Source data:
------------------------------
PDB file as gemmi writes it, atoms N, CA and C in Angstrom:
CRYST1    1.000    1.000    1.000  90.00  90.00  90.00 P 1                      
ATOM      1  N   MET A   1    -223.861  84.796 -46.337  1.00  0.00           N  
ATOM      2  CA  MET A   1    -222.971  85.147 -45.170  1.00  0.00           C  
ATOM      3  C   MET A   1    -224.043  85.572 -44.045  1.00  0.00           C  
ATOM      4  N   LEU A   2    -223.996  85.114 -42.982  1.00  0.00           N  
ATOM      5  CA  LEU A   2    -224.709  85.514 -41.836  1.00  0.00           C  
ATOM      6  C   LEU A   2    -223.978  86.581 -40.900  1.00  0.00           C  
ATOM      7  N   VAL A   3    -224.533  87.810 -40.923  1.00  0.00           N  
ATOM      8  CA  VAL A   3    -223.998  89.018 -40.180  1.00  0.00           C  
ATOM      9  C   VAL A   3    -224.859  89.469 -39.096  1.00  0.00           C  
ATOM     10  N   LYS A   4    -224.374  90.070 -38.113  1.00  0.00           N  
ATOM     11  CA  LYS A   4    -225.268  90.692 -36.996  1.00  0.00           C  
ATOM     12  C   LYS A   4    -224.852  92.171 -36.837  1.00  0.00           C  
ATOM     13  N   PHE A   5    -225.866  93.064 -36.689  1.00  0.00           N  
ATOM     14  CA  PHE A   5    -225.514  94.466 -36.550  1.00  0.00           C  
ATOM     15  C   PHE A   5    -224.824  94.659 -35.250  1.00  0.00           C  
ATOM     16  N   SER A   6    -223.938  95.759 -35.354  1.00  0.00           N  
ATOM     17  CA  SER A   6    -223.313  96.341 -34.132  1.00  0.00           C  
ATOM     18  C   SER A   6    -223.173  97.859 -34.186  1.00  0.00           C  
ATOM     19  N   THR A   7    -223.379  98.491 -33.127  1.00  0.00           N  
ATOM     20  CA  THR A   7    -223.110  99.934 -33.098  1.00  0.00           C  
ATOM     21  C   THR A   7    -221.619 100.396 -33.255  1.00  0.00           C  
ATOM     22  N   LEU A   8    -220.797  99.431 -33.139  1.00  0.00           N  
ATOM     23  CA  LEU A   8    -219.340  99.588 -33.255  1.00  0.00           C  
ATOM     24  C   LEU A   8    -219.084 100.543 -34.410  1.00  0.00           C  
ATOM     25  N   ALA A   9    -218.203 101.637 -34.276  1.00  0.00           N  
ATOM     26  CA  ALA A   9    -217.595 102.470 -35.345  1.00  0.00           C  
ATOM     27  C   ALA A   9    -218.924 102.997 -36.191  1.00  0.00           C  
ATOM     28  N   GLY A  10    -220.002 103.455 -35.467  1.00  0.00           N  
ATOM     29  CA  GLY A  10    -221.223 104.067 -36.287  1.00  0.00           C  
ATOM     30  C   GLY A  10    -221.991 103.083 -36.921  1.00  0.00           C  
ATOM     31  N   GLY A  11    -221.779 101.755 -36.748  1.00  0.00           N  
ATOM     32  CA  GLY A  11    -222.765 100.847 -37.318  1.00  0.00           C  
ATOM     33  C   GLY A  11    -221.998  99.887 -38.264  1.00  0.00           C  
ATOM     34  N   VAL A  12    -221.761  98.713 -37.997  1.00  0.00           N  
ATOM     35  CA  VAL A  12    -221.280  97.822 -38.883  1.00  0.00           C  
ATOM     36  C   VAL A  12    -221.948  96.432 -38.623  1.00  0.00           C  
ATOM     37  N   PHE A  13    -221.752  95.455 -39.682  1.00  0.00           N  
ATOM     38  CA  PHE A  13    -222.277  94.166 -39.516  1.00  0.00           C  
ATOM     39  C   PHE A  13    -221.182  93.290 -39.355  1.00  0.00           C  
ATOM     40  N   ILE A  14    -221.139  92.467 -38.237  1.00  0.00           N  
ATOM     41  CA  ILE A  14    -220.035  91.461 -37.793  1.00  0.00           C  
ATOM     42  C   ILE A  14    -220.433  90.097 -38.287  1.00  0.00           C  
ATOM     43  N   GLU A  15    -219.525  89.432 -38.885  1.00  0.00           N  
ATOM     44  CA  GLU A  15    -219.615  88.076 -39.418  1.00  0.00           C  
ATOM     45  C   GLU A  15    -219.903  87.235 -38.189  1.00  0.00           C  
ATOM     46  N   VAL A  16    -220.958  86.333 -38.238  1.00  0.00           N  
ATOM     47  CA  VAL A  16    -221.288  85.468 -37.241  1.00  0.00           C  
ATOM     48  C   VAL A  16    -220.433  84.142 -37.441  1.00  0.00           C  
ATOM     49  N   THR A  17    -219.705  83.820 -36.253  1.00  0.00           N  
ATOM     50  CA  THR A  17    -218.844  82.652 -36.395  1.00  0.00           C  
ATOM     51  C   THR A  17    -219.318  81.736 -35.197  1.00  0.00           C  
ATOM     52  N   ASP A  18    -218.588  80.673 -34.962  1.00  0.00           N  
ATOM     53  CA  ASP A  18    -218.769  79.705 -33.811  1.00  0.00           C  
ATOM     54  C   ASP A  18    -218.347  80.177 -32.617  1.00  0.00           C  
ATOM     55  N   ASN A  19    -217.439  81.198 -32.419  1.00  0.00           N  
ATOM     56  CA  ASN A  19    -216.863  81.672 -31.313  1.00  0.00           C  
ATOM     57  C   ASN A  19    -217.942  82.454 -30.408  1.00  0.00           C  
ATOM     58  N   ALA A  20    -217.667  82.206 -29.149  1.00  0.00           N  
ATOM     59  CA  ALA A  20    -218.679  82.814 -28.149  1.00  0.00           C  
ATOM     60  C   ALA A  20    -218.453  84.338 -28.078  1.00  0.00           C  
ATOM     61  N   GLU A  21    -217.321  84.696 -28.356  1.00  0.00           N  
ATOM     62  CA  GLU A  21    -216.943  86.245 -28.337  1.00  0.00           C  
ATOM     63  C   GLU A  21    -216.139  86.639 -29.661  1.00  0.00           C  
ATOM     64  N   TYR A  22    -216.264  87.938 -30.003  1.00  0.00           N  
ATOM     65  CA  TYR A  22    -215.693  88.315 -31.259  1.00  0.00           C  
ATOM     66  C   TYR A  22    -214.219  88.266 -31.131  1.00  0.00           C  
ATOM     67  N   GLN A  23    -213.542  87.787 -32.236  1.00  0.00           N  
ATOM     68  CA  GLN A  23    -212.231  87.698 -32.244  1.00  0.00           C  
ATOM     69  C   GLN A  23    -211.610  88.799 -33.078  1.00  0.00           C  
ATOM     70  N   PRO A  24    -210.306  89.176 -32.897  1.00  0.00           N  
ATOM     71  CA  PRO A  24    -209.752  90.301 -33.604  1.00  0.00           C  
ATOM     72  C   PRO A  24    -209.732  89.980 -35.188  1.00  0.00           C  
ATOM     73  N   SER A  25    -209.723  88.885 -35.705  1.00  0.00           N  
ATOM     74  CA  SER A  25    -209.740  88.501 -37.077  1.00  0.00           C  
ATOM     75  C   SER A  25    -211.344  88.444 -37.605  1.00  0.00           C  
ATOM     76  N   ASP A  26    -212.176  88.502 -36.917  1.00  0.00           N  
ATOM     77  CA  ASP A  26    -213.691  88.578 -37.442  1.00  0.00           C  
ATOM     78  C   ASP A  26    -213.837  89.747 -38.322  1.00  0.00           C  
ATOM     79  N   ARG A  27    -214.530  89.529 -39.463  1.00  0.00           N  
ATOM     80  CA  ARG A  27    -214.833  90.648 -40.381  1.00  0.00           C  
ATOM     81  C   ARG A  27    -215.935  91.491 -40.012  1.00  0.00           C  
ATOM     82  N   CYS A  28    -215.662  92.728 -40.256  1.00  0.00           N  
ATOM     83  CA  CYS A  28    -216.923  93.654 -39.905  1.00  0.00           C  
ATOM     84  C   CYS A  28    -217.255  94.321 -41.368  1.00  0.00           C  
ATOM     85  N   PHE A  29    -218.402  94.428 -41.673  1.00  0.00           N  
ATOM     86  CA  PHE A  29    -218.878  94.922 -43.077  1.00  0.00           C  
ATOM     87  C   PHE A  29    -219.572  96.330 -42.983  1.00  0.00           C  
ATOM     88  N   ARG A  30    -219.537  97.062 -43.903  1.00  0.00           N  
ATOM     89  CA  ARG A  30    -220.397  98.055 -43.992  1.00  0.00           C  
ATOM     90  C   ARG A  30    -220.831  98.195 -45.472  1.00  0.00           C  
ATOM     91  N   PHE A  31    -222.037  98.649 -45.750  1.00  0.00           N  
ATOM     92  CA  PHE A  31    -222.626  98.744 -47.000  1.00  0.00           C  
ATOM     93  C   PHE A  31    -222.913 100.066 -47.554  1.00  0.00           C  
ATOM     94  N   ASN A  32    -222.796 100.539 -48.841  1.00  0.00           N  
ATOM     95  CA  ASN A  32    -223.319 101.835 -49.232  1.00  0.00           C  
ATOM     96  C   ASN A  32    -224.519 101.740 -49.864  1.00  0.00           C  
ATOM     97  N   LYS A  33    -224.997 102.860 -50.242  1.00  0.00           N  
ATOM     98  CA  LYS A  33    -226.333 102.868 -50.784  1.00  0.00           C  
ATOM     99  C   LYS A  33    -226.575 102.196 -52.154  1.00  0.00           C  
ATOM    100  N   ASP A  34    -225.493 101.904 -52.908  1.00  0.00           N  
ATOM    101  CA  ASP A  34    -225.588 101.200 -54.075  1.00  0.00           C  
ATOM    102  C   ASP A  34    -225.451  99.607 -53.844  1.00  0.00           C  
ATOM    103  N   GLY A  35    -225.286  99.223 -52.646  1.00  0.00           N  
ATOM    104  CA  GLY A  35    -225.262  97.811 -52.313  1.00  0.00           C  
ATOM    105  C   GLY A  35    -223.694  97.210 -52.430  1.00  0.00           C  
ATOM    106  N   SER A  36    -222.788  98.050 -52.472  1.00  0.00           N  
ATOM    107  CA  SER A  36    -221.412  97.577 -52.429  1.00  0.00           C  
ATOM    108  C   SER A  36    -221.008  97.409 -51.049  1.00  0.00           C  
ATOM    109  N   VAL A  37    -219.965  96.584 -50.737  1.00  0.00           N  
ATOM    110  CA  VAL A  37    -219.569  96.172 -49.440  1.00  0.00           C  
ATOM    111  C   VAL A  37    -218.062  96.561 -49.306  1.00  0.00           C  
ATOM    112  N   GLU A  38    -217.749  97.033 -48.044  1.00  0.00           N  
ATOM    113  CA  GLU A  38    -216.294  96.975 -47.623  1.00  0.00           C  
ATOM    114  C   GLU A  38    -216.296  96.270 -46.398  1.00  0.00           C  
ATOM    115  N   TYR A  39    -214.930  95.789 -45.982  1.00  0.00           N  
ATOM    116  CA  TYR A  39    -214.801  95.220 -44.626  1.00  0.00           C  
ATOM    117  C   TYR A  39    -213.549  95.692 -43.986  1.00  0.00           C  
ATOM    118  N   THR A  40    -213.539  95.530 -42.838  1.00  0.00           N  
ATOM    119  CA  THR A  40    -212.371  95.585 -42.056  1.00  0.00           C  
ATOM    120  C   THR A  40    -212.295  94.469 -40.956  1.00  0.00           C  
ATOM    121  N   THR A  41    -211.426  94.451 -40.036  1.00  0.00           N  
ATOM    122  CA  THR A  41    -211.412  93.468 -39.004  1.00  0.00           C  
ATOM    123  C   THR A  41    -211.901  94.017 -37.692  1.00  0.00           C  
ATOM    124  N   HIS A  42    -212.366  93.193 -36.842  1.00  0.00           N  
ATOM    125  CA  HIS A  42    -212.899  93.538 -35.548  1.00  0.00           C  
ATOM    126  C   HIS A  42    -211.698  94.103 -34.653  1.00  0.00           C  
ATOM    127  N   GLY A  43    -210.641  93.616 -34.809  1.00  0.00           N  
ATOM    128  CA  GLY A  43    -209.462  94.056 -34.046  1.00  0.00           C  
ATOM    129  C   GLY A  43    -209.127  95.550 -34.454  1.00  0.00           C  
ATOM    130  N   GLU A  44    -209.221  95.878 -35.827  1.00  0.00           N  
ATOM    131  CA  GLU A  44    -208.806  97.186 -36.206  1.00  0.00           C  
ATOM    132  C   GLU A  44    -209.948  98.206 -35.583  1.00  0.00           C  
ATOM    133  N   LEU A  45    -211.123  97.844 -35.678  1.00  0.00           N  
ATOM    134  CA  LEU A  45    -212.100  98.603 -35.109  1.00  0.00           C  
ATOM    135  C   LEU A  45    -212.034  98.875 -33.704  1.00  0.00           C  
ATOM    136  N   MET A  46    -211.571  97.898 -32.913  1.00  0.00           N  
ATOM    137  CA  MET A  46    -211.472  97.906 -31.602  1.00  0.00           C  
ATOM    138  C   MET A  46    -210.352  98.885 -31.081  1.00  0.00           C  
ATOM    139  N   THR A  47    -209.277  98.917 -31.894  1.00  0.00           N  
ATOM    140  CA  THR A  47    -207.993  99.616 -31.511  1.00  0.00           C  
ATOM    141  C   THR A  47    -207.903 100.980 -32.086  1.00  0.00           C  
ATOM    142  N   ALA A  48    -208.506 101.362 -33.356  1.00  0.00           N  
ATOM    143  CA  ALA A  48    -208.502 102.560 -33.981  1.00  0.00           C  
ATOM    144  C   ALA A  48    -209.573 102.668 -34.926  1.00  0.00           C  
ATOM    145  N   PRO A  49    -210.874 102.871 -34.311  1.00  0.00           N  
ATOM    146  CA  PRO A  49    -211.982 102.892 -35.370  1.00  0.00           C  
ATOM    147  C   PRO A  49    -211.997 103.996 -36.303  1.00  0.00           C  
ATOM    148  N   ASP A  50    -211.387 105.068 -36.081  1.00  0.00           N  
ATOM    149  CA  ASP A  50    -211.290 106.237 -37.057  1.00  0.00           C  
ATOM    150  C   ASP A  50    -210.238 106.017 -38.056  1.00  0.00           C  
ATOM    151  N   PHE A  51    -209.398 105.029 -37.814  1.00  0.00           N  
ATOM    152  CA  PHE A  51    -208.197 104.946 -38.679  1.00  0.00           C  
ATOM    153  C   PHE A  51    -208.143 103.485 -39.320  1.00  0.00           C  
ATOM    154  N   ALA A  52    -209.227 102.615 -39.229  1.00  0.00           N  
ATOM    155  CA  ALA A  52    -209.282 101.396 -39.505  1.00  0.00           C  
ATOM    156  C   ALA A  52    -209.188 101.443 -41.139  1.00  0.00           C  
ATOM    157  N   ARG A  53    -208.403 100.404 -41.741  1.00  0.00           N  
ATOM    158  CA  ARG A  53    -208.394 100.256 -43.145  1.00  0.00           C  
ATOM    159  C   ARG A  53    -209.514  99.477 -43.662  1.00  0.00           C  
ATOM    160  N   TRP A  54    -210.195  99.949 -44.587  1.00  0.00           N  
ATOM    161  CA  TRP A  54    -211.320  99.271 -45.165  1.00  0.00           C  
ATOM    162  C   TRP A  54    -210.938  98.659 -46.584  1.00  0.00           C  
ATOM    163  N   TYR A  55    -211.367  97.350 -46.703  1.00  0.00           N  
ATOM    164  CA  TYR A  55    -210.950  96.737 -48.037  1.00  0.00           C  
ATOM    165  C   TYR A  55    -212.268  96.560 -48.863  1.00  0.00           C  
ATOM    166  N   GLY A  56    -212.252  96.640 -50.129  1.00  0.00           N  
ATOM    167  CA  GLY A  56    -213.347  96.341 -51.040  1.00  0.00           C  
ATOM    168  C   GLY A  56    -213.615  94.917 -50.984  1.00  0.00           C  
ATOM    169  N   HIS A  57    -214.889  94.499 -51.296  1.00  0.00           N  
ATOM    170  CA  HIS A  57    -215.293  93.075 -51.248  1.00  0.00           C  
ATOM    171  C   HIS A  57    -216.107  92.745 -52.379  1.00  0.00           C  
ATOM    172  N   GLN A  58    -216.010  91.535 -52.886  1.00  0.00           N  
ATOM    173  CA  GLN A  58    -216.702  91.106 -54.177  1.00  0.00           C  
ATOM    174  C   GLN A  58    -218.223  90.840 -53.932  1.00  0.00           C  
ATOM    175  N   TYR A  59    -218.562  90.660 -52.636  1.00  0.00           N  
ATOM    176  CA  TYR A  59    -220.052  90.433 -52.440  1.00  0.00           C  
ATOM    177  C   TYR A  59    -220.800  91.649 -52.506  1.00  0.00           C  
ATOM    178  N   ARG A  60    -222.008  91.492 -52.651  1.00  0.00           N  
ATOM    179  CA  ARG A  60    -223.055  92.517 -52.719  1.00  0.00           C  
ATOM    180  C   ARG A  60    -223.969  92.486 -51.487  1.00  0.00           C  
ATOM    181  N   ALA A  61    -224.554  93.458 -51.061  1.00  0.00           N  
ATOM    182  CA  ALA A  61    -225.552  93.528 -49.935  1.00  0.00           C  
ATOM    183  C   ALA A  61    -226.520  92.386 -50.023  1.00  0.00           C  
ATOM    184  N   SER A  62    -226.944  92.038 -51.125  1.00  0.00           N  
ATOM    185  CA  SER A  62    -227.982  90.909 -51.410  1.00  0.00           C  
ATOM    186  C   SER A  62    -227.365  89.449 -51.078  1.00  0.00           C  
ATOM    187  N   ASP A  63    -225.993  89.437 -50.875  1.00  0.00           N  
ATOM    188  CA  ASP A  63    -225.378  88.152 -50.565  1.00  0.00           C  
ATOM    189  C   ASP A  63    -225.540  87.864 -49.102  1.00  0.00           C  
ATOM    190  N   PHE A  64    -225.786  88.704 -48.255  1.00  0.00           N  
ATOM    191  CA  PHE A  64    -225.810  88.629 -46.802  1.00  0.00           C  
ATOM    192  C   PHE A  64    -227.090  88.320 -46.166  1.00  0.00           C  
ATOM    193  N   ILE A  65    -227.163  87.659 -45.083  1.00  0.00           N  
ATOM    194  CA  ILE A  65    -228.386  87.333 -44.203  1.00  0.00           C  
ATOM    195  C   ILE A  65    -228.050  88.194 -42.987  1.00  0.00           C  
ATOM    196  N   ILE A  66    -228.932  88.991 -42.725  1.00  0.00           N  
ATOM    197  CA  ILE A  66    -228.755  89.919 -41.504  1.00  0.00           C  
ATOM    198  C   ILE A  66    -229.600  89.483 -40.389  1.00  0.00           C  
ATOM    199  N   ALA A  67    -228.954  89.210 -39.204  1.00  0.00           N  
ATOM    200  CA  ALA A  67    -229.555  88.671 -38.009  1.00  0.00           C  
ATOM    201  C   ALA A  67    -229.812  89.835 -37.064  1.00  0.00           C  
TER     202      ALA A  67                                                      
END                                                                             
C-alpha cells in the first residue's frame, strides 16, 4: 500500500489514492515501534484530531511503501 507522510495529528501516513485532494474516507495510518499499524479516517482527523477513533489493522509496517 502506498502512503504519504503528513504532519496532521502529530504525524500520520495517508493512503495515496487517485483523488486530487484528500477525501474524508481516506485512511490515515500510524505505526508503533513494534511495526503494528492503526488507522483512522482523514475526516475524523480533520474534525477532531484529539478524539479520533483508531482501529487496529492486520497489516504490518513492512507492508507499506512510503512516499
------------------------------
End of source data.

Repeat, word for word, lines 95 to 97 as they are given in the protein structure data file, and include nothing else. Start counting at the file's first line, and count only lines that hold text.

ATOM     93  C   PHE A  31    -222.913 100.066 -47.554  1.00  0.00           C  
ATOM     94  N   ASN A  32    -222.796 100.539 -48.841  1.00  0.00           N  
ATOM     95  CA  ASN A  32    -223.319 101.835 -49.232  1.00  0.00           C  